Annual Reports are issued as late as possible, and contain a level of information that would prompt a `please explain – you haven’t told us anything’ from the regulatory authorities for a listed company.  Responses to scrutiny committee questions are vague, or taken on notice.  Even a small army of minders often can’t provide a response to seemingly straightforward questions.


Any probing question is invariably met by a response involving terms like `commercial-in-confidence’, `we expect an improvement next year’, or `you can’t compare us to businesses in the private sector.’

The most obvious impression is that the senior management club is some sort of sheltered workshop for failed, or in some cases hopeful Labor Party candidates.

In short, for many years, our Government Businesses Enterprises have not only performed badly, but they’ve treated their ultimate owners with contempt.

This year is different.

Forestry Tasmania, arguably the most controversial of the State-owned companies, took the unprecedented step of releasing some of its 2009 numbers early.  Bob Gordon said he hadn’t waited until November to announce some rubbery figures, in order `to destroy some of the myths surrounding the business.’

Jarvis isn’t quite sure what myths Bob is referring to or whether they’ve been even slightly destroyed, but that’s another story.

Hours later, Hydro Tasmania issued a press release seemingly issued from the same school of economic thought: Mercury: Hydro back in the black

So I got to thinking, why?  Is this the dawn of new era of transparent disclosure by our State-owned assets?  Or has someone in Government looked back fondly at their TAFE days, and decided to give the old `feedback sandwich’ theory a run?

Most readers will be familiar with, and may even have victims of the `feedback sandwich.’

It goes something like this:

`Sonia, thanks for coming to your feedback session today.  To start with, I’d like to thank you for the great work you did on the Smith project.  It was appreciated by all.  Just remember to keep an eye on your spelling, and don’t forget that office hours are 9am to 5pm, not 2pm until just before 3pm.  Finally, it’s great to see that you’ve cleaned up your workstation.  A tidy desk is the sign of a tidy mind.’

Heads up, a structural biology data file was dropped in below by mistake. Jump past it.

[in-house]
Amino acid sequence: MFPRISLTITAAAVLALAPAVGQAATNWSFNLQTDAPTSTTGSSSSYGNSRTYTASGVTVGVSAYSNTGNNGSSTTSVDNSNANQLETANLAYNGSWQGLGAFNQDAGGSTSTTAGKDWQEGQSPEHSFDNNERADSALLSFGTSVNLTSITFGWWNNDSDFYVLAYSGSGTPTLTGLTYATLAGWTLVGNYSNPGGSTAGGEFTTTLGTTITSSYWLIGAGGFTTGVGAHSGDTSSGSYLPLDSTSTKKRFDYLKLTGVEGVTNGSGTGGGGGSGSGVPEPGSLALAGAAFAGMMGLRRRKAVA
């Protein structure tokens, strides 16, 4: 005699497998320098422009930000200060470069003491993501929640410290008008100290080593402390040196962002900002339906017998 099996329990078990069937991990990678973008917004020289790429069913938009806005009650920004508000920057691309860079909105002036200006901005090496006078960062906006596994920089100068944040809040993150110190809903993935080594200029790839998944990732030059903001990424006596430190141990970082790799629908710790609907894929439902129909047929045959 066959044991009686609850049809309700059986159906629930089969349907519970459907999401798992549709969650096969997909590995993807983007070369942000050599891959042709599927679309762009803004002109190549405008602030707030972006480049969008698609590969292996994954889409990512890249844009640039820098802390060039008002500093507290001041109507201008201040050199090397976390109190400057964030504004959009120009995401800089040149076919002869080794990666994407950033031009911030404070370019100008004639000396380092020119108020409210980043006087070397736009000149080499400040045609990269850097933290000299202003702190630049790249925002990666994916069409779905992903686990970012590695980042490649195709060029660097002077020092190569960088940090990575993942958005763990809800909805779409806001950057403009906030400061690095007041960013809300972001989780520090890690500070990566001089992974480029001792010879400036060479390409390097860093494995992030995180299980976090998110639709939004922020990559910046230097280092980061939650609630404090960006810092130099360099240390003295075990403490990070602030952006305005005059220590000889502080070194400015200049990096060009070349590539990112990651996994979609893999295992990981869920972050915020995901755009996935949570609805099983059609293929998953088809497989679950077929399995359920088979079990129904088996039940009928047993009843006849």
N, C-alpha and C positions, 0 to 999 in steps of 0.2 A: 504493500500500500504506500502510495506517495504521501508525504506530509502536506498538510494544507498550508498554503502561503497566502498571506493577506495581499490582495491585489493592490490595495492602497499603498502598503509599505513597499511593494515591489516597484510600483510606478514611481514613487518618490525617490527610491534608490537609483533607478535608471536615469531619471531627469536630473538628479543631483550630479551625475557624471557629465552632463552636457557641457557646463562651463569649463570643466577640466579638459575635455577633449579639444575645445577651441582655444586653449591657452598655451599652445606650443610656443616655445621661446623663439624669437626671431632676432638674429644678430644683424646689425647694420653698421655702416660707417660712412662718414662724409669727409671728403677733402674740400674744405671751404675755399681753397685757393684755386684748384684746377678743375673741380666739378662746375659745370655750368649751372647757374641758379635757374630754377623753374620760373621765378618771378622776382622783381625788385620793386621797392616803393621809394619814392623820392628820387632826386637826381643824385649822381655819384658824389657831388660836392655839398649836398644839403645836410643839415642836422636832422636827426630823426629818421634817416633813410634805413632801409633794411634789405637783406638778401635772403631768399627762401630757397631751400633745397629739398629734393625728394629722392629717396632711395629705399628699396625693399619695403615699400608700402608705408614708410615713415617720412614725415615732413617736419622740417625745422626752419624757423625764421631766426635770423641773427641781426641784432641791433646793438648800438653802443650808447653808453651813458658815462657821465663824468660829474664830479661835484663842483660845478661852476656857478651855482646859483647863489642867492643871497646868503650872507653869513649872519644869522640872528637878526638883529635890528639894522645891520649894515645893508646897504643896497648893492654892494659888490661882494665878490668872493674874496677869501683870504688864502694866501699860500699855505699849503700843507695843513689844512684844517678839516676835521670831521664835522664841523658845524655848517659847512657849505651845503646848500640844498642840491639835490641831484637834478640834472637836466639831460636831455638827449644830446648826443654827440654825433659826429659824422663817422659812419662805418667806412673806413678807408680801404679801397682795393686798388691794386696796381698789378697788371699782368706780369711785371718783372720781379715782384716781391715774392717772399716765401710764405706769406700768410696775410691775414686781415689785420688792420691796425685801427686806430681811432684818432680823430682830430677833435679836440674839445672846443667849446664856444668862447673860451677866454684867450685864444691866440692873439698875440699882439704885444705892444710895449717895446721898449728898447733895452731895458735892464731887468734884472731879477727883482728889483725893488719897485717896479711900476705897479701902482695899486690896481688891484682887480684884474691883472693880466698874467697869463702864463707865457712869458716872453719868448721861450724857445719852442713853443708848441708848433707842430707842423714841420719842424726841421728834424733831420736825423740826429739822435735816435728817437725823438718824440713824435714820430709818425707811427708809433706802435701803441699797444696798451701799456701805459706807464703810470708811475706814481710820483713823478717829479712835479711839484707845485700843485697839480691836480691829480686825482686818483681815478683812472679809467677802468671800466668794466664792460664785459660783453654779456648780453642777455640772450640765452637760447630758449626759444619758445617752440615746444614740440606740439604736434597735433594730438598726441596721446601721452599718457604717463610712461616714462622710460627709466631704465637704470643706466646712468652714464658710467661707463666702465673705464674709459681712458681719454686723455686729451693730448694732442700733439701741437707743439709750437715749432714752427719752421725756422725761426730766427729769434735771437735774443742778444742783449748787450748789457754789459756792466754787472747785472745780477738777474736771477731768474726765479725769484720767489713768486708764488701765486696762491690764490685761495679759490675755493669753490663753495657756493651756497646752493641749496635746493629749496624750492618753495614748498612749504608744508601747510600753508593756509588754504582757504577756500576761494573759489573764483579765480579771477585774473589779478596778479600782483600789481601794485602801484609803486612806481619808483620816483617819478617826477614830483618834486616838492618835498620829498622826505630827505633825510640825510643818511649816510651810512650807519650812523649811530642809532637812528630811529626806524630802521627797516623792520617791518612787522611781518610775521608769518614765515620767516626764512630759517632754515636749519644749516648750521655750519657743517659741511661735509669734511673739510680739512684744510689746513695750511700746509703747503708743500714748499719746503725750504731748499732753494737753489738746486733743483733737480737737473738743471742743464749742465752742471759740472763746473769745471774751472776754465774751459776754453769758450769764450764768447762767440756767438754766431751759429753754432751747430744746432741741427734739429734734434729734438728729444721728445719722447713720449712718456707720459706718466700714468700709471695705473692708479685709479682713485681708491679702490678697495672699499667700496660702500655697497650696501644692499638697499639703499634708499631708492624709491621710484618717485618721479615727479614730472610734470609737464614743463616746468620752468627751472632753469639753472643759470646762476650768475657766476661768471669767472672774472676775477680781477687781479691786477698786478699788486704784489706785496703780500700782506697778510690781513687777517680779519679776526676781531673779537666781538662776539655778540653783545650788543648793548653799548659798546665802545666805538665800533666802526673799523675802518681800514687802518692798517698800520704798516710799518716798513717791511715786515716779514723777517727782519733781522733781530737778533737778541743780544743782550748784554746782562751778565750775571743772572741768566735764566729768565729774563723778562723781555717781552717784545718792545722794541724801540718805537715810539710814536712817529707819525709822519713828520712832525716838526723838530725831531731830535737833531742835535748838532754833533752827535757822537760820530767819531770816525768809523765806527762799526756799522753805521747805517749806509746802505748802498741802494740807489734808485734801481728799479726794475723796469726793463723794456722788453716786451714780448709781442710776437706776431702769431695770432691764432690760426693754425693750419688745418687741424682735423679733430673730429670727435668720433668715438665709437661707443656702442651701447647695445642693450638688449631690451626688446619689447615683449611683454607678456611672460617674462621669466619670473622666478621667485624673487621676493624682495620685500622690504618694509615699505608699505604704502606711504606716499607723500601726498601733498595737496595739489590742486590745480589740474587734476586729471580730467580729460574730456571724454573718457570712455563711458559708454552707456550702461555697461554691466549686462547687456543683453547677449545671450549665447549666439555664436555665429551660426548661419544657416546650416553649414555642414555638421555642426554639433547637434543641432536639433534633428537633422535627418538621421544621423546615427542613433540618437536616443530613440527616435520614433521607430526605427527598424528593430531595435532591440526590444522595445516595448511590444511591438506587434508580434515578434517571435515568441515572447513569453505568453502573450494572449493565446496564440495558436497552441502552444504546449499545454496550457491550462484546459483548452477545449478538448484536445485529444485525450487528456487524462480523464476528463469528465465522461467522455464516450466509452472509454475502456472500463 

Sonia is intended to leave her feedback session with a warm, fuzzy glow;  not left with any lingering concerns about the fact she can’t spell, and the impact of her tardy work attendance on her employment prospects.  It truly is a wonderful, feel-good HR technique in some instances.

That’s why I suspect someone is trying to pull the wool over our eyes.  After the Forestry Tasmania and Hydro softener, the next stage is likely to be the dumping of some really bad news on the Tasmanian taxpayer, followed by something nice, just to ensure everybody is happy again.

Labor has given us a decade of dodgy economic decisions, any one of which has the potential to derail Bartlett & Co’s re-election prospects.  But in the long run, possibly the most damaging might be the ongoing saga of the Bass Strait ferries.

True, we longer have the anchor of the Sydney boat, which at one stage looked like bankrupting TT Line.  But we still have two Melbourne ferries, which not only don’t pay their own way, but look increasingly like a disaster waiting to unfold.

The TT Line Board doesn’t have much room to move financially.  They’ve tried to lift revenue – not an easy task in the middle of a global economic crisis.  The only option left is to cut costs, again, a difficult ask.

Jarvis tries to avoid travelling across Bass Strait by boat.  The behaviour of drunken footy fans on a number of recent voyages was nearly, but not quite as unpalatable as the suite of food and beverage options on the vessel.  Even worse is being treated to the sight of dozens of grown men wearing Hawthorn Football Club apparel, sleeping off their indulgences on any available horizontal surface oblivious to the odour and appearance of the dried vomit all over their striped jerseys. 

It’s not a pleasant picture, but a fair image of the demographic currently using TT Line’s services.  Grey Nomads, budget family travellers and footy fans.  Plus anyone forced to bring their own vessel in or out of Tasmania.  Anyone else will use the cheaper, faster and vastly more efficient airlines.

As such, I expect TT Line’s result, and forward outlook if one is offered, will be a disaster.  There’s even the chance one of the boats will need to be sold.  That isn’t going to be great PR for the government, but if the business is going to have any chance of being sustainable, then having one well-patronised service is better than having two ferries, each costing the taxpayer a bundle every time they cross the Strait with just a handful of paying passengers.

The final bite of this shit sandwich remains a mystery.  Perhaps Aurora will declare a windfall profit, partly funded by struggling PAYG households.  Airdy might have found a few million in unspent reserves to fund some pre-election handouts.  But Jarvis has a sneaking suspicion an announcement about the sale of TOTE is imminent, for a price big enough to bribe a fair proportion of the 20 per cent undecided vote

Which creates one further question – who is the buyer?  One thing is likely –  if turns out to be Federal Group,  an increasingly cynical electorate will give Bartlett & Co plenty of time in opposition to contemplate the benefits of open and honest government.

JARVIS COCKER
As anyone who has looked at the Hansard record of scrutiny hearings of our Government Business Enterprises will attest, reading the annual obfuscatory bleatings from a handful of highly-paid public servants is somewhat repetitive.